Bob Gould, 2006

The DSP and the death of the Tree of Knowledge

Source: Green Left Weekly discussion list, October 6, 2006
Proofreading, editing, mark-up: Steve Painter

I’ve just noticed NSW Socialist Alliance convenor Duroyan Fertl’s post,without comment, of a media report celebrating the death of the Tree of Knowledge at Barcaldine. In the absence of comment and taking into account his identification of himself as the Socialist Alliance honcho, he seems to be celebrating the death of the tree as a kind of allegory for what he considers the death of Laborism in Queensland.

What a dopey view that is. The Tree of Knowledge was poisoned, presumably by some reactionary. Its historical significance was that it was the place where a multitude of leftist, socialist and workers’ agitations took place during a long period of bitterly fought class struggles in western Queensland, which culminated in the founding of the Labor Party.

The reactionary tree poisoner seems to have had a similar point of view to Fertl. He obviously thought that by poisoning the tree he could bury the tradition. Happily, seedlings and clones from the tree had already been taken and are being grown in botanical gardens, so even in a botanical sense the tree probably lives on.

This is hardly the moment for crowing about the death of Laborism in Queensland. It has more of a grip on the masses than ever before, unfortunately for socialist sectarians who keep hoping for its death.

Queensland is also the site of vigorous resistance to Howard’s Work Choices anti-union laws, and this resistance includes the unions, the ranks of the labour movement and the Greens, and even the Queensland Labor government.

The agitations that took place at the Tree of Knowlege in the 1890s live on in Queensland. Incidentally, the Sydney Labour History Society is considering holding a seminar in the near future about the 1890s strikes in Queensland and the founding of the Labor Party.

Dave Riley and the Tree of Knowledge

October 6, 2006

Alan Bradley, whose reasonably rational contributions in recent times are a breath of fresh air on the Green Left discussion list, takes me for task for placing what he says is an unreasonable construction on Duroyan Fertl’s post about the death of the Tree of Knowledge.

On the basis of the general line of the DSP on these matters, I think my interpretation is reasonable. Alan Bradley’s point isn’t helped at all by Dave Riley’s latest comment.

He does a search on Wikipedia and comes up with four demands of the shearers at the start of the dispute, one of which was the exclusion of Chinese labour, as if that was the last word on the explosive class struggles in western Queensland in the 1890s, and the foundation of the Labor Party.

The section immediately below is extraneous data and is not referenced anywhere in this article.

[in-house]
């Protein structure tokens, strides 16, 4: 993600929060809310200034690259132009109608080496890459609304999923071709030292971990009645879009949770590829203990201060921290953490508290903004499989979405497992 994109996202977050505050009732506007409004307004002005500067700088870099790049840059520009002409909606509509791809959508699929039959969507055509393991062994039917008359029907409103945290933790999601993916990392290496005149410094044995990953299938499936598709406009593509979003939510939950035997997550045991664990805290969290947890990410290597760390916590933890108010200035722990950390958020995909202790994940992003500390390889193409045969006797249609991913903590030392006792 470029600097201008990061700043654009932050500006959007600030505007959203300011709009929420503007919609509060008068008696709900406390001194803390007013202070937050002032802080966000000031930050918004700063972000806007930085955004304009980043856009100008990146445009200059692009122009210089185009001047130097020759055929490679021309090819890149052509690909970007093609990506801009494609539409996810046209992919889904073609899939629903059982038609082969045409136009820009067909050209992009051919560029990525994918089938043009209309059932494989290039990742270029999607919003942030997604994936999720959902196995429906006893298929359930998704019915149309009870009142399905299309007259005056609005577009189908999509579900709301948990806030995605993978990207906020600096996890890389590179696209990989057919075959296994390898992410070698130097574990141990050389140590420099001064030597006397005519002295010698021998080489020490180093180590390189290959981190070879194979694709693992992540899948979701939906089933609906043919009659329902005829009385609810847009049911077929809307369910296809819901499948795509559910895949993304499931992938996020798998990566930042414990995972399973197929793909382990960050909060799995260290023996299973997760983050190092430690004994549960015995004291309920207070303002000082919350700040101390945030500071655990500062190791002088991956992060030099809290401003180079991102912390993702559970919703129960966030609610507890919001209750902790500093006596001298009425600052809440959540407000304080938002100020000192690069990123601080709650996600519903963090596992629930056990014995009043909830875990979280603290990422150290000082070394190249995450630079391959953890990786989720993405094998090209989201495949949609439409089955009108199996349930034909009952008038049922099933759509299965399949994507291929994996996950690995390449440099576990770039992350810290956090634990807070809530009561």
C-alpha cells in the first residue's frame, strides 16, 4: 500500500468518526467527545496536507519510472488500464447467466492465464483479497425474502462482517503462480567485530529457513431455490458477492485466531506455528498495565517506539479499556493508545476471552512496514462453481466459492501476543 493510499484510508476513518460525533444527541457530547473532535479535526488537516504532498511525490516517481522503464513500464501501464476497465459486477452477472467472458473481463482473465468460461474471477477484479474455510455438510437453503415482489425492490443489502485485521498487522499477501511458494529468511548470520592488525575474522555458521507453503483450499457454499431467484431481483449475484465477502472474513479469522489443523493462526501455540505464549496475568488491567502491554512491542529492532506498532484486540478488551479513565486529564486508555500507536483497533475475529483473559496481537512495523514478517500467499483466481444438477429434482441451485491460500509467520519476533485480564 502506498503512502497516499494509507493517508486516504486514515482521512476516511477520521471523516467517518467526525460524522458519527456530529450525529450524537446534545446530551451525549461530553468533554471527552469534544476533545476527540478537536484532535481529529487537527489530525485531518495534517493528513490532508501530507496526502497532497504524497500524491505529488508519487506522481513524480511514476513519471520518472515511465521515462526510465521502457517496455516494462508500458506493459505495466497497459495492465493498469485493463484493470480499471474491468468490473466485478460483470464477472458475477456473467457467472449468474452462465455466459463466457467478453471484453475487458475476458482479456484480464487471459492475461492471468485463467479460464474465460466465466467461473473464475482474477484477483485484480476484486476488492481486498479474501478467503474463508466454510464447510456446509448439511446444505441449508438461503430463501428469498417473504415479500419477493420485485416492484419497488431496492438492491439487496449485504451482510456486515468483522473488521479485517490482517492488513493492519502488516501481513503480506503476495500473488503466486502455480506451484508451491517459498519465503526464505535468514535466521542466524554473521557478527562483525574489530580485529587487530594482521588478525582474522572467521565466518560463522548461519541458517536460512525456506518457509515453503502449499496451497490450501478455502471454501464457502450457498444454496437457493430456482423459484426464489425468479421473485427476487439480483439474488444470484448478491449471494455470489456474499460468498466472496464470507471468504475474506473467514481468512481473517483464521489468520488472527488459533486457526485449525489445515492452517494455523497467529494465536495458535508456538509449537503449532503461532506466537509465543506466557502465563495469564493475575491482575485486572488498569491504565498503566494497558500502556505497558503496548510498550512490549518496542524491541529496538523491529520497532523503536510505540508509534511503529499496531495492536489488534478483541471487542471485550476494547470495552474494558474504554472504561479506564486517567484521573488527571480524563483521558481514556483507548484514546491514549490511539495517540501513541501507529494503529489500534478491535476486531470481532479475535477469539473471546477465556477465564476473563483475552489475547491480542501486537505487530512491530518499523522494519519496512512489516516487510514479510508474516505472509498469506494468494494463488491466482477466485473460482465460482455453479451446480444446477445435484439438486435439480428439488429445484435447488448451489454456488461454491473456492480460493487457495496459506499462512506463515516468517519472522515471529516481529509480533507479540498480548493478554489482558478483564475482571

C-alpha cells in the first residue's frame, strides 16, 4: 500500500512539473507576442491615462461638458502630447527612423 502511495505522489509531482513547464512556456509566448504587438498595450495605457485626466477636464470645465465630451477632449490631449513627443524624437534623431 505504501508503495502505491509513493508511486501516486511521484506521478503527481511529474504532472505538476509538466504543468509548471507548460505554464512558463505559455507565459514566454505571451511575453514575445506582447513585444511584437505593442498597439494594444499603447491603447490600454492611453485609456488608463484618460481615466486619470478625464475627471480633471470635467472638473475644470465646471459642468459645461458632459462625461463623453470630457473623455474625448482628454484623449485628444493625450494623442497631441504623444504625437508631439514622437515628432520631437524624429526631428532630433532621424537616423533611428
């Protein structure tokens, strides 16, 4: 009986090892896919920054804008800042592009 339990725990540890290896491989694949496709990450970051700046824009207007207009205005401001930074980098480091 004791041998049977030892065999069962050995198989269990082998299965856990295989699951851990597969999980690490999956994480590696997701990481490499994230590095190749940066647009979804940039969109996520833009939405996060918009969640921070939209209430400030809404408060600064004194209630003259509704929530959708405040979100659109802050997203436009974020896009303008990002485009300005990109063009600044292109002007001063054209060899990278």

Riley throws in an incoherent anecdote about Bob Hawke visiting Barcaldine and tosses in that the tree had been maintained in recent times by prison labour, as if that was somehow relevant.

Riley’s curious contribution underlines the DSP leadership’s attitude to the complex and sometimes contradictory character of past Australian class struggles, which included a certain amount of racism.

Like a lot of people these days, Riley seems to rely on Wikipedia as the last word. He should read a book occasionally. I’d recommend Stewart Svendsen’s two books on the Queensland strikes, and particularly The Shearers’ War, which describes the recurrent strikes of the bush workers, the semi-military shearers’ camps at Barcaldine and other places, and the brutal crushing of the shearers by ruthless use of the military and legal power of the ruling class.

A large number of the strike’s leaders were framed up by a notoriously reactionary judge and collectively served many years in prison for their participation in the dispute. On release from jail a number of them remained active in the labour movement and one of them ended up a Labor MP in Western Australia.

Riley’s obvious contempt for the class struggles of the shearers in western Queensland in the 1890s is itself beneath contempt, but it certainly reflects the outlook of the current DSP leadership, of which Riley is a part. In the light of Riley’s contribution I don’t think my interpretation of Fertl’s post is unreasonable.